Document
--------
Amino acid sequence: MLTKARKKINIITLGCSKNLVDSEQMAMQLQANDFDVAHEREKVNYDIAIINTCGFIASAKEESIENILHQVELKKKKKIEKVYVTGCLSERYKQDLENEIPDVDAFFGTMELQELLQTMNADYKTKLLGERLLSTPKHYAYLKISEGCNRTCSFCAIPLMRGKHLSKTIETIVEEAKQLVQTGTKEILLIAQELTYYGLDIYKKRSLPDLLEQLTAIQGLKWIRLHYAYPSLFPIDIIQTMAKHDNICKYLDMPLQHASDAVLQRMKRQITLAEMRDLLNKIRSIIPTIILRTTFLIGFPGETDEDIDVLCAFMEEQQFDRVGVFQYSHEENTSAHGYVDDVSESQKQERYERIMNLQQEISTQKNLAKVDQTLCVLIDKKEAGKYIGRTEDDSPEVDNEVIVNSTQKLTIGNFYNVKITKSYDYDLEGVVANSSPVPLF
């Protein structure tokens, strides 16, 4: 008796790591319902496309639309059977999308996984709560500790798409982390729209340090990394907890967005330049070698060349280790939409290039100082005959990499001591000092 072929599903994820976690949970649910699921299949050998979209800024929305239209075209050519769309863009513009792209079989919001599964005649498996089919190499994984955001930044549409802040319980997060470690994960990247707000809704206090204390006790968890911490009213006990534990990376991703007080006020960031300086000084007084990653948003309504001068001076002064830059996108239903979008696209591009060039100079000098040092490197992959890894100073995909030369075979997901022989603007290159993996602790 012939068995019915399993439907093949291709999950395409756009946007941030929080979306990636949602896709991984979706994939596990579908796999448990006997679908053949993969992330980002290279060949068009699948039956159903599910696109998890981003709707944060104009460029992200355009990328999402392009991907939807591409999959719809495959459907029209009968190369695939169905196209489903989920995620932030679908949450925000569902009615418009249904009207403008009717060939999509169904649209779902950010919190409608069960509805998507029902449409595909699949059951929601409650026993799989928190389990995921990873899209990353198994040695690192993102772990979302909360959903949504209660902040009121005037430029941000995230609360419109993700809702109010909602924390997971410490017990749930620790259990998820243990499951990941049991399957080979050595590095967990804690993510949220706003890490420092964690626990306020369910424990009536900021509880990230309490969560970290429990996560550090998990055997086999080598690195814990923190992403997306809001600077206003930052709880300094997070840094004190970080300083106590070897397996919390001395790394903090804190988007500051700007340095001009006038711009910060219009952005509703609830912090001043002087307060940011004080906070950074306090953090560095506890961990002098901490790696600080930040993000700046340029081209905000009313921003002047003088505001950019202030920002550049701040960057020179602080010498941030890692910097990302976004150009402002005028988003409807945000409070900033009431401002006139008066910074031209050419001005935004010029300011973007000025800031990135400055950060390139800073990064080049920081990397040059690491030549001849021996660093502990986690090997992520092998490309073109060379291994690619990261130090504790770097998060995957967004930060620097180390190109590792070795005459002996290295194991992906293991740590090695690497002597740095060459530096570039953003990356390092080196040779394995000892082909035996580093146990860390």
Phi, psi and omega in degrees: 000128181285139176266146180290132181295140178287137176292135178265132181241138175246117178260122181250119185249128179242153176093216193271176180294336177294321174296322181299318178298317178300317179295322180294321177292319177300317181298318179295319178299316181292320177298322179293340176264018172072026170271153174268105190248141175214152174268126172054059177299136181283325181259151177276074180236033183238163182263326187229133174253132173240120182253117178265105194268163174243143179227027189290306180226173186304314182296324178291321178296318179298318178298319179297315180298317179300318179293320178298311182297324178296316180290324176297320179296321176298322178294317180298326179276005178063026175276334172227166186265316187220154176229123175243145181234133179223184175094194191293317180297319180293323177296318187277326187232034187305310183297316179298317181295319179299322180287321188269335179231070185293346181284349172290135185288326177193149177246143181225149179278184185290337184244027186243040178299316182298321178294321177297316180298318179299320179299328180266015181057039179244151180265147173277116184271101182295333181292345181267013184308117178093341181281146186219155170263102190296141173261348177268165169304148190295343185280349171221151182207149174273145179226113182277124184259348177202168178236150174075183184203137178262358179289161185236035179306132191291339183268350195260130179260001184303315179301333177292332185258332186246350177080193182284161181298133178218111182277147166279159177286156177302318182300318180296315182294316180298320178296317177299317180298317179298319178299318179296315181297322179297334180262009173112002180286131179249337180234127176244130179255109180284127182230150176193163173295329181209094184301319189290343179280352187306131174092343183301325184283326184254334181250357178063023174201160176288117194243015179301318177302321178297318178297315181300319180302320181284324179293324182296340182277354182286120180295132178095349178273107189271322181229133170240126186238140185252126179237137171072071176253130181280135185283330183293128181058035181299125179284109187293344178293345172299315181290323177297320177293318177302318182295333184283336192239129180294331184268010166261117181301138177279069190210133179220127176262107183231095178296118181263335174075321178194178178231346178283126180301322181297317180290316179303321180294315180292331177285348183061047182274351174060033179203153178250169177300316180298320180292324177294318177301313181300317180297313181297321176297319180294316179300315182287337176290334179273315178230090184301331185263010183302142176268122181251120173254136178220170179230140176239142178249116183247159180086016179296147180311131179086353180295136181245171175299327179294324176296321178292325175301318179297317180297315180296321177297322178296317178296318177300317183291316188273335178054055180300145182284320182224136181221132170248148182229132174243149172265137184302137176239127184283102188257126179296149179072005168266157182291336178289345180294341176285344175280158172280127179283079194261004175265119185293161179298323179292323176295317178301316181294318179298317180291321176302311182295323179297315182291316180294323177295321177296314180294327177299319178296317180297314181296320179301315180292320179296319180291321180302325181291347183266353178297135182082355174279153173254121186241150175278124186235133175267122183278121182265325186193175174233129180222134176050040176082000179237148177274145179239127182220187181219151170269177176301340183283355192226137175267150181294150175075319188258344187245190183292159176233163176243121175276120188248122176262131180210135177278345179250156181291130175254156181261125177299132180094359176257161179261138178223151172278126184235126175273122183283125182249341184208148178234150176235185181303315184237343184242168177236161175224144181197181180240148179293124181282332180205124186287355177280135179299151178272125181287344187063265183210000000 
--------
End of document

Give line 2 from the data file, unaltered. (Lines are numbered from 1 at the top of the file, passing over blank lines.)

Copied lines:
């Protein structure tokens, strides 16, 4: 008796790591319902496309639309059977999308996984709560500790798409982390729209340090990394907890967005330049070698060349280790939409290039100082005959990499001591000092 072929599903994820976690949970649910699921299949050998979209800024929305239209075209050519769309863009513009792209079989919001599964005649498996089919190499994984955001930044549409802040319980997060470690994960990247707000809704206090204390006790968890911490009213006990534990990376991703007080006020960031300086000084007084990653948003309504001068001076002064830059996108239903979008696209591009060039100079000098040092490197992959890894100073995909030369075979997901022989603007290159993996602790 012939068995019915399993439907093949291709999950395409756009946007941030929080979306990636949602896709991984979706994939596990579908796999448990006997679908053949993969992330980002290279060949068009699948039956159903599910696109998890981003709707944060104009460029992200355009990328999402392009991907939807591409999959719809495959459907029209009968190369695939169905196209489903989920995620932030679908949450925000569902009615418009249904009207403008009717060939999509169904649209779902950010919190409608069960509805998507029902449409595909699949059951929601409650026993799989928190389990995921990873899209990353198994040695690192993102772990979302909360959903949504209660902040009121005037430029941000995230609360419109993700809702109010909602924390997971410490017990749930620790259990998820243990499951990941049991399957080979050595590095967990804690993510949220706003890490420092964690626990306020369910424990009536900021509880990230309490969560970290429990996560550090998990055997086999080598690195814990923190992403997306809001600077206003930052709880300094997070840094004190970080300083106590070897397996919390001395790394903090804190988007500051700007340095001009006038711009910060219009952005509703609830912090001043002087307060940011004080906070950074306090953090560095506890961990002098901490790696600080930040993000700046340029081209905000009313921003002047003088505001950019202030920002550049701040960057020179602080010498941030890692910097990302976004150009402002005028988003409807945000409070900033009431401002006139008066910074031209050419001005935004010029300011973007000025800031990135400055950060390139800073990064080049920081990397040059690491030549001849021996660093502990986690090997992520092998490309073109060379291994690619990261130090504790770097998060995957967004930060620097180390190109590792070795005459002996290295194991992906293991740590090695690497002597740095060459530096570039953003990356390092080196040779394995000892082909035996580093146990860390």